What will it take to build a sustainable early care and education system in the United States?
That was the question I posed to leaders from the field who came together on March 8 — coincidentally, International Women’s Day — to weigh in on the issue, sharing solutions they’re seeing that seem promising, innovative and scalable. The setting for our conversation was a featured panel at the SXSW EDU Conference and Festival in Austin, Texas.
The most obvious answer is federal investment and lots of it — far more than is available in the U.S. today.
Significant federal investment that values the first five years of life as much as the next 13 would go a long way toward solving the crisis that exists in the early care and education sector today. But after a close call last year, when child care relief — at one point central to President Biden’s signature legislation — was removed altogether ahead of the passage of the Inflation Reduction Act, the window of opportunity to address this issue in the legislative branch has effectively closed. With split chambers in Congress, this avenue is no longer politically feasible, and it may not be for some time.
So, what is possible? In the absence of public investment and system-wide change, what are the next-best options — the viable alternatives?
The full discussion is available to watch below. For audio only, listen here.
Michelle Kang, CEO of the National Association for the Education of Young Children, noted that employer-sponsored child care has been getting “renewed focus” since the pandemic began and, most especially, in recent weeks.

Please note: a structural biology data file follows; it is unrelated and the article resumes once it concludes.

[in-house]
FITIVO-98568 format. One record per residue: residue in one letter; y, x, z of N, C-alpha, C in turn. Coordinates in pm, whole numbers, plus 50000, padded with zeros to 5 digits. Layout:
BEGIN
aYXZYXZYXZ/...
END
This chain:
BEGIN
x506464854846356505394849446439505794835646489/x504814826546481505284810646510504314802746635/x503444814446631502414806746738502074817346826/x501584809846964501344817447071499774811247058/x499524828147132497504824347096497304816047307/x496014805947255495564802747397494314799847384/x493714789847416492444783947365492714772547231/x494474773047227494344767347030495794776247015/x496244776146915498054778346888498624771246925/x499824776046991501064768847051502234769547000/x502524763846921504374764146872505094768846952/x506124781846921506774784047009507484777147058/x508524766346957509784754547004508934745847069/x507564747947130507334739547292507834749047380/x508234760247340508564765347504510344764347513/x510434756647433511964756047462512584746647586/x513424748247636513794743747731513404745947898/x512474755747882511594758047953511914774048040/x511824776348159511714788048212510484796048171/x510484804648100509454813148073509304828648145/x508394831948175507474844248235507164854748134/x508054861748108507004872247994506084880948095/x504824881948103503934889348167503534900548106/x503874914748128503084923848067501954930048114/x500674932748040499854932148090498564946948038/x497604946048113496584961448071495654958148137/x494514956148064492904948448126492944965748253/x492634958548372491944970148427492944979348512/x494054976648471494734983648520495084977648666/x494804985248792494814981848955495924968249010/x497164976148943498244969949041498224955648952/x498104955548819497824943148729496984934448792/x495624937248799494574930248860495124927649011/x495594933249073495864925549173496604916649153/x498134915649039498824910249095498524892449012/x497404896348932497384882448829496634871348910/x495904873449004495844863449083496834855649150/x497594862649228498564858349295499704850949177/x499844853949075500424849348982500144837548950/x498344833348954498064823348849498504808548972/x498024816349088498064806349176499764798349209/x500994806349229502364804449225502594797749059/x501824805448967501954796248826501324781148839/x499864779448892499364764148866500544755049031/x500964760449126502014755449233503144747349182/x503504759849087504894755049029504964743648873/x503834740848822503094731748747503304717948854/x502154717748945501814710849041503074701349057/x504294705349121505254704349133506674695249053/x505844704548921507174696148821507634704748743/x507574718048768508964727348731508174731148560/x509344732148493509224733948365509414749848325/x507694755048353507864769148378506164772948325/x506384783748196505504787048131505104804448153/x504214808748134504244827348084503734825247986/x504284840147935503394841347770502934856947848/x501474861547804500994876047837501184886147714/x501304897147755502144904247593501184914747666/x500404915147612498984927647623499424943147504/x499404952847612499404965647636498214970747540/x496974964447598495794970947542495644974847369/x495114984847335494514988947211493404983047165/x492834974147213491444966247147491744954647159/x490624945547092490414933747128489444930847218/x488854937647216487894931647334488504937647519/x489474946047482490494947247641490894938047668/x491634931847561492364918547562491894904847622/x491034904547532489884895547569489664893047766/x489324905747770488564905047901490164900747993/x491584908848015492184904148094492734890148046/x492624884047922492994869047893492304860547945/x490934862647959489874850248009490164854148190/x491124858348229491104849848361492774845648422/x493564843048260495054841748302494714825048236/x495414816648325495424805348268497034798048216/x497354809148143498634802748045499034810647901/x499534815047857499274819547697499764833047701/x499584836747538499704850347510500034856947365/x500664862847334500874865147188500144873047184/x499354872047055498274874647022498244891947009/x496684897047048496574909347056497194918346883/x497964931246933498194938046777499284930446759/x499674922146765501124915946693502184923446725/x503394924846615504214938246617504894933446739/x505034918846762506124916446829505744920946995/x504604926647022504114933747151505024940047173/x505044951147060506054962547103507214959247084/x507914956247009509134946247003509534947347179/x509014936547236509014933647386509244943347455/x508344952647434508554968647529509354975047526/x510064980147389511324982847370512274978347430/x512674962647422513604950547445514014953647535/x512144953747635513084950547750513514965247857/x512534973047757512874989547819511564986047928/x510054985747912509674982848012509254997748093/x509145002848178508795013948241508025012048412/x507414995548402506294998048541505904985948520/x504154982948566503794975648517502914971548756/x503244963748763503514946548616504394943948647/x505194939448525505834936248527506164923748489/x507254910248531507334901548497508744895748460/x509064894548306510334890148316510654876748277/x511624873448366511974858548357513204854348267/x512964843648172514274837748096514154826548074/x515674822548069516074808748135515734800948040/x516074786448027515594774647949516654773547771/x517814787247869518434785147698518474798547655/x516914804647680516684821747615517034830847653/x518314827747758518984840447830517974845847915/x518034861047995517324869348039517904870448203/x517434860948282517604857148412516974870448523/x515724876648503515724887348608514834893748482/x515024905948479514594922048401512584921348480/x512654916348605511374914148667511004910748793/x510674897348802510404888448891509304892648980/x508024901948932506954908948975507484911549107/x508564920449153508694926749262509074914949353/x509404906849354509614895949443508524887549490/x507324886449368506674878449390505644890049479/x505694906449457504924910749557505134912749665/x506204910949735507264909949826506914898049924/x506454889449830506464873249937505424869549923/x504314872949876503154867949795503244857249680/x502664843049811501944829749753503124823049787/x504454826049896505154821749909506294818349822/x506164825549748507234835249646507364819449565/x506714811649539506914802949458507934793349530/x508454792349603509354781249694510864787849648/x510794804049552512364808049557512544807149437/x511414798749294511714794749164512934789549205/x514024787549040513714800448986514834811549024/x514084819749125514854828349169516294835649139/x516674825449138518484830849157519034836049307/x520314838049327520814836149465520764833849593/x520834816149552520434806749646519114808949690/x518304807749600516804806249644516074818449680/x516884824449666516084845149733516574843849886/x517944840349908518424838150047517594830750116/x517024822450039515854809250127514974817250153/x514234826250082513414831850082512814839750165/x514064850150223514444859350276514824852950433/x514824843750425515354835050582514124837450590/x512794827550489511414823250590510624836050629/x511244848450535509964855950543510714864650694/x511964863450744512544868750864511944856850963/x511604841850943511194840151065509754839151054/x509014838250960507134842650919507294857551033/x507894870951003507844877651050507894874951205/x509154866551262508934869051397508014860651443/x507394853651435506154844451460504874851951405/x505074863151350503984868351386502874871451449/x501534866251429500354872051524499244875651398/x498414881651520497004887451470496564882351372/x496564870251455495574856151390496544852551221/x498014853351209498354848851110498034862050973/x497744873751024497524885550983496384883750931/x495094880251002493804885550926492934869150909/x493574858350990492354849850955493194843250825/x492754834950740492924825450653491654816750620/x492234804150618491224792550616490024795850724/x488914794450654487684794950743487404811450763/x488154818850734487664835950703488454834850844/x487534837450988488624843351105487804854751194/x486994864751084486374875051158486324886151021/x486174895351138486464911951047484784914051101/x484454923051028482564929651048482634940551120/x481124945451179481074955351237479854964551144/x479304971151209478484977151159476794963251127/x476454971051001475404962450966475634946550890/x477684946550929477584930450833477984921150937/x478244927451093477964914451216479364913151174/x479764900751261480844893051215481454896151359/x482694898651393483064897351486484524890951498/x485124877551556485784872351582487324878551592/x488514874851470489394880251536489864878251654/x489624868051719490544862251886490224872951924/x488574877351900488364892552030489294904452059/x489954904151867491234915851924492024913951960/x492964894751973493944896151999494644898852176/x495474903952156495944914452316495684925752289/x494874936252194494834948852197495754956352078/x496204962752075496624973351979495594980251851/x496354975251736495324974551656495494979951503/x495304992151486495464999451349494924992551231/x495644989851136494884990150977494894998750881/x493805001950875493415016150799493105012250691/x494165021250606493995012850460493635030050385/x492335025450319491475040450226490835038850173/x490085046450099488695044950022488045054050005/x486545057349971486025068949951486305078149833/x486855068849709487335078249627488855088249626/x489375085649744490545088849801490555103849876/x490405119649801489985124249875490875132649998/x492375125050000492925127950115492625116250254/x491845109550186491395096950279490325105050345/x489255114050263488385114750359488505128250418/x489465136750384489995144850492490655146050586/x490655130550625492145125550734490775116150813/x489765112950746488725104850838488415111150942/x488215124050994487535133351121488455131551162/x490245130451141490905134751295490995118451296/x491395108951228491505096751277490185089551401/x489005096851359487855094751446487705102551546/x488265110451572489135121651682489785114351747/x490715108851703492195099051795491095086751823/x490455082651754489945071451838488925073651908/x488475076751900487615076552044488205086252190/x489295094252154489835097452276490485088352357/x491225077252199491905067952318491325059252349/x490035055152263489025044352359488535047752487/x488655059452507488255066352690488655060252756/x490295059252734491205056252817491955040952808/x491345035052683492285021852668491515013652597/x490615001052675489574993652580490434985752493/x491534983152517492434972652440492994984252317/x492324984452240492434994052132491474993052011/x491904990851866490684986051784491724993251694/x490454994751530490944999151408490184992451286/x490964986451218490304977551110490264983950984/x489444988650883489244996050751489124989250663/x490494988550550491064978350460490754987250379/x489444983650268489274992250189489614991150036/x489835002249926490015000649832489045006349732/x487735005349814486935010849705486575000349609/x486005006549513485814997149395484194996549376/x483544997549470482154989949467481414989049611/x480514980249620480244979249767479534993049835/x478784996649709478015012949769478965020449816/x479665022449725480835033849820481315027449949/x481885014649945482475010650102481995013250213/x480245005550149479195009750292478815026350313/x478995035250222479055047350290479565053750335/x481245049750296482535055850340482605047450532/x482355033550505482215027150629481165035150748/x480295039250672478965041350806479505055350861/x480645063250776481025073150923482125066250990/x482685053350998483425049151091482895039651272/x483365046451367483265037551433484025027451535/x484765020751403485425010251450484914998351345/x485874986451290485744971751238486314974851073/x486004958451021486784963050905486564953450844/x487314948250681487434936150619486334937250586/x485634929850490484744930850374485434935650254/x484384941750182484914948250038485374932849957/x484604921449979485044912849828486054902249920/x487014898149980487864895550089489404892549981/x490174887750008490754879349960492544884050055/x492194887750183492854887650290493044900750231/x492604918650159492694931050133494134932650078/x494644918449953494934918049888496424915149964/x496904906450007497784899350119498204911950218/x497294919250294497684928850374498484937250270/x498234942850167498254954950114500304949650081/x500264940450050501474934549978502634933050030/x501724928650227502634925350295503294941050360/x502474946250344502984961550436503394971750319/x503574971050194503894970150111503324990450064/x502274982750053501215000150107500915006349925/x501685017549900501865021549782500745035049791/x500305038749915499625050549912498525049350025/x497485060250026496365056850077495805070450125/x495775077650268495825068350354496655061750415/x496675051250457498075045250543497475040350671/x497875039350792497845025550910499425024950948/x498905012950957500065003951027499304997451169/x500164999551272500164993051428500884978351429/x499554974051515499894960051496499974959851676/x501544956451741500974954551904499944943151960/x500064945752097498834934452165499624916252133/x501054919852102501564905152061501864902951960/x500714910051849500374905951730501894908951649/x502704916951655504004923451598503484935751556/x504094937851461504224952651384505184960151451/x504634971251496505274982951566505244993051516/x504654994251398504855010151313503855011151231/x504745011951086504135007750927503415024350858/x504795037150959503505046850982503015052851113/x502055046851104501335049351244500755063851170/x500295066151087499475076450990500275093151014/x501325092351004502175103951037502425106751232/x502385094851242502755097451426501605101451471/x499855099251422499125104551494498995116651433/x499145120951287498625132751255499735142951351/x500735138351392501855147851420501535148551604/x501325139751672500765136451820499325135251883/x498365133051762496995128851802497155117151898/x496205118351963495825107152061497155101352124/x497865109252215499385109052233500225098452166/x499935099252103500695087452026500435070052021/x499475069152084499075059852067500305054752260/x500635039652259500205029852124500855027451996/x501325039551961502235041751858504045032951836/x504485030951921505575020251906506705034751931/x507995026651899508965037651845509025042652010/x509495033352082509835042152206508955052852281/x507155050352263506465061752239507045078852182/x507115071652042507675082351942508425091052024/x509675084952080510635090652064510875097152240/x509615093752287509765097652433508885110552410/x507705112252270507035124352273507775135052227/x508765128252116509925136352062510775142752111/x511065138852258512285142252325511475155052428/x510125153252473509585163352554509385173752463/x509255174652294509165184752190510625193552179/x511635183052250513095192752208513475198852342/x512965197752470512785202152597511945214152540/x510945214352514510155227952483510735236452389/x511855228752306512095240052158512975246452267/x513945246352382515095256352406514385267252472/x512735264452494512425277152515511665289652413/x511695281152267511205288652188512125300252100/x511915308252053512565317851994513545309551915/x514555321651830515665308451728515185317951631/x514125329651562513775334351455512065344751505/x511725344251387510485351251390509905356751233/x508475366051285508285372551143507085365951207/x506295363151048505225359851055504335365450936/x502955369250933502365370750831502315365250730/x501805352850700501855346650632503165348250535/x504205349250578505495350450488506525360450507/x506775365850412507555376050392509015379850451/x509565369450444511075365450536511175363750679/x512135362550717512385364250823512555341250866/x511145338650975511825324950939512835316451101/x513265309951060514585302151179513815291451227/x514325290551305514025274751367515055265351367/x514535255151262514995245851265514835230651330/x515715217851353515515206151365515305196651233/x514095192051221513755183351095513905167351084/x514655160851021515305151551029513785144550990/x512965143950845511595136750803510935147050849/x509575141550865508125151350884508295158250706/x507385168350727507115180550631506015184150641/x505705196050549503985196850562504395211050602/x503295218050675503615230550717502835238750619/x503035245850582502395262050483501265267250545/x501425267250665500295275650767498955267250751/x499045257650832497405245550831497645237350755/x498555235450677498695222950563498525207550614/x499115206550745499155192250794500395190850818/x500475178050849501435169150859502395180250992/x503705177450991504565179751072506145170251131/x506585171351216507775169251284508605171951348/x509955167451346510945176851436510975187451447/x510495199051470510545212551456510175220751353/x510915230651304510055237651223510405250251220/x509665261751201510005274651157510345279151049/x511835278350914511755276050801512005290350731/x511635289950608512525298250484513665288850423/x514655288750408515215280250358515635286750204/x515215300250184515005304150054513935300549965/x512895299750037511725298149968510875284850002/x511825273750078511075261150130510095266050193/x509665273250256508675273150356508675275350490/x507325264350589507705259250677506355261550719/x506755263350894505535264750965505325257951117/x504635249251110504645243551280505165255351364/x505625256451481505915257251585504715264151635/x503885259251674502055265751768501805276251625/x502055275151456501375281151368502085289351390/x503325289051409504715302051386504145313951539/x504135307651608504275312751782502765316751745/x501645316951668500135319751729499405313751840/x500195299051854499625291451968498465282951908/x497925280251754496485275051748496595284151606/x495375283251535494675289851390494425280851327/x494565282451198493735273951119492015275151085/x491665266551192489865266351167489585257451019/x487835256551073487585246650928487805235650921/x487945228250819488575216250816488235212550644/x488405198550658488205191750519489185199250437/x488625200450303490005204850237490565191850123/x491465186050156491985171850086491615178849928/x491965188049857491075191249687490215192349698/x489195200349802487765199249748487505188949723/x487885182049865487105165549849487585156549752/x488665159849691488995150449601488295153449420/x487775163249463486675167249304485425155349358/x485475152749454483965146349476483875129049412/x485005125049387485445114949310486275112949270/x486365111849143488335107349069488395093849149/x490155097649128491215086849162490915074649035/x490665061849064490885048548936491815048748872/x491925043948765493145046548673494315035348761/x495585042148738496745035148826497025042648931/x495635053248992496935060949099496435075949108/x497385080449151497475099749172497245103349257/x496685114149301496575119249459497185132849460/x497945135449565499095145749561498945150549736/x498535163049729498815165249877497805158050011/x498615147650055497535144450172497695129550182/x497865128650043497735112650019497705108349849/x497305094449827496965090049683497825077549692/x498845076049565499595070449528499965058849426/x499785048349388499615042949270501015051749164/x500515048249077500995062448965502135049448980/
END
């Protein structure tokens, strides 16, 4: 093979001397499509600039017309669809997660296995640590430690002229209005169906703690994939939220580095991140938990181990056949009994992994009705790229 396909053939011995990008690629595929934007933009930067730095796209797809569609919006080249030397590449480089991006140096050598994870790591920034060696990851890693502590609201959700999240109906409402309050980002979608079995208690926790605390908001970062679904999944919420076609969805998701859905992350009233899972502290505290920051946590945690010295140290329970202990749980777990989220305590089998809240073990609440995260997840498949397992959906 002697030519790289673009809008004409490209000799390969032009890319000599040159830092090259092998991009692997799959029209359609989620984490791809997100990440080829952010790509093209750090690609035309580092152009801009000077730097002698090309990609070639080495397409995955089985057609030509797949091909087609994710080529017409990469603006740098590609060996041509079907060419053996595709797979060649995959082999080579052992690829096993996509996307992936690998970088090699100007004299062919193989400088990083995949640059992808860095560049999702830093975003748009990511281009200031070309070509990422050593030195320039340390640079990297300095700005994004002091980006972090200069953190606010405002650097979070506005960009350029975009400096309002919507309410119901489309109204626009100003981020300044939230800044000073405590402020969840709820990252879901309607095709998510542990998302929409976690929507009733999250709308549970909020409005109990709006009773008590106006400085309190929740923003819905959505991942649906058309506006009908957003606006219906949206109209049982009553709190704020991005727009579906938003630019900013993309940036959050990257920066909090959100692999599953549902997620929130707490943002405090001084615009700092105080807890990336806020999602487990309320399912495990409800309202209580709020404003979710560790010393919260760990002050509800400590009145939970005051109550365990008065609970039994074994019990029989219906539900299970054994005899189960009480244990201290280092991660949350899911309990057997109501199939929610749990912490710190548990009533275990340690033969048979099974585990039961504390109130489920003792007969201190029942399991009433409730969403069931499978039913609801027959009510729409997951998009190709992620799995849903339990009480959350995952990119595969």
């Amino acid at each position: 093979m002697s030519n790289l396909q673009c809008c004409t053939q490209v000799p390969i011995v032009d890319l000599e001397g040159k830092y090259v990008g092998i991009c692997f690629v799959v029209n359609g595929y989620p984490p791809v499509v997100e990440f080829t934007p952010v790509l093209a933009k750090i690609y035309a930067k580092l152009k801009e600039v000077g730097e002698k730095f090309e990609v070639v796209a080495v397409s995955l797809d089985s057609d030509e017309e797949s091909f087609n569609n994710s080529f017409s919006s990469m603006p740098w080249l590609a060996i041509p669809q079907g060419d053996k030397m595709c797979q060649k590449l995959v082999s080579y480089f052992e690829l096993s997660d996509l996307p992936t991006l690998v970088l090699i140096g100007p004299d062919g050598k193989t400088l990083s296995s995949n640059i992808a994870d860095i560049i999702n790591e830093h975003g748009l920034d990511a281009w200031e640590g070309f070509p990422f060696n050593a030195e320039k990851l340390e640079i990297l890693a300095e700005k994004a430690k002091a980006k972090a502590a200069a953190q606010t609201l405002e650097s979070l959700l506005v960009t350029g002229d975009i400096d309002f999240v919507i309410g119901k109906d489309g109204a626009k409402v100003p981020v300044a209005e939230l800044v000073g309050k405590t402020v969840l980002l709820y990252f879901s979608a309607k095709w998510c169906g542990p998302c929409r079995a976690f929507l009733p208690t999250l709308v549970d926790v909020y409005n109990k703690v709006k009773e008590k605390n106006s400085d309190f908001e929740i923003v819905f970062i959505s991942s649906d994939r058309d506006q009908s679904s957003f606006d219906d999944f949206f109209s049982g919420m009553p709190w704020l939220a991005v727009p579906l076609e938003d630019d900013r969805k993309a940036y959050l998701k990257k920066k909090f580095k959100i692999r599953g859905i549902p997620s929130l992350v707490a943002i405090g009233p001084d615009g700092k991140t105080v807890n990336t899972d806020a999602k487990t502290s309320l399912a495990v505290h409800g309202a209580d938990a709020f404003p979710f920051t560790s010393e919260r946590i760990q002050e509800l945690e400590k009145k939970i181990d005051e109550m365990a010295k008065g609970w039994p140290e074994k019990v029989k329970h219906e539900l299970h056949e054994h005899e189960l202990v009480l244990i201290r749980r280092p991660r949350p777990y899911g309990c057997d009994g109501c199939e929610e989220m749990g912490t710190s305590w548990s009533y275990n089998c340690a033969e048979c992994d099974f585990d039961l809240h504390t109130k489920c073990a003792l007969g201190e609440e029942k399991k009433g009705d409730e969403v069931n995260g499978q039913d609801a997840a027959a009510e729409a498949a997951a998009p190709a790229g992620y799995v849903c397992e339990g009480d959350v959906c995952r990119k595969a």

In August, Biden signed the CHIPS and Science Act, which invests in research and manufacturing of semiconductors in the U.S. Then in late February, the Commerce Department announced that, for semiconductor companies to access these federal funds, they’ll need to make high-quality, affordable child care available to all employees.
Many see this move as the Biden administration’s way of keeping child care in the conversation, despite a reshuffling of the politics in Washington and the outcome of last year’s legislative negotiations. Still, some view it as wrongheaded, arguing that child care “should never be a job-linked benefit.”
The idea of employers getting involved in child care, or offering child care as a benefit to employees, is not new. Kang herself spent many years at Bright Horizons, one of the nation’s largest providers of employer-sponsored care. But the concept has gained traction as employers look for ways to fill open positions in a tight labor market and retain their existing workers.
“It is not a perfect solution,” Kang said, “but it is a solution.”
The arrangement can extend well beyond on-site and near-site child care options, Kang noted. Employers can partner with existing providers in the community, pay funds directly to providers to increase educator wages, and help subsidize the cost of employees’ child care.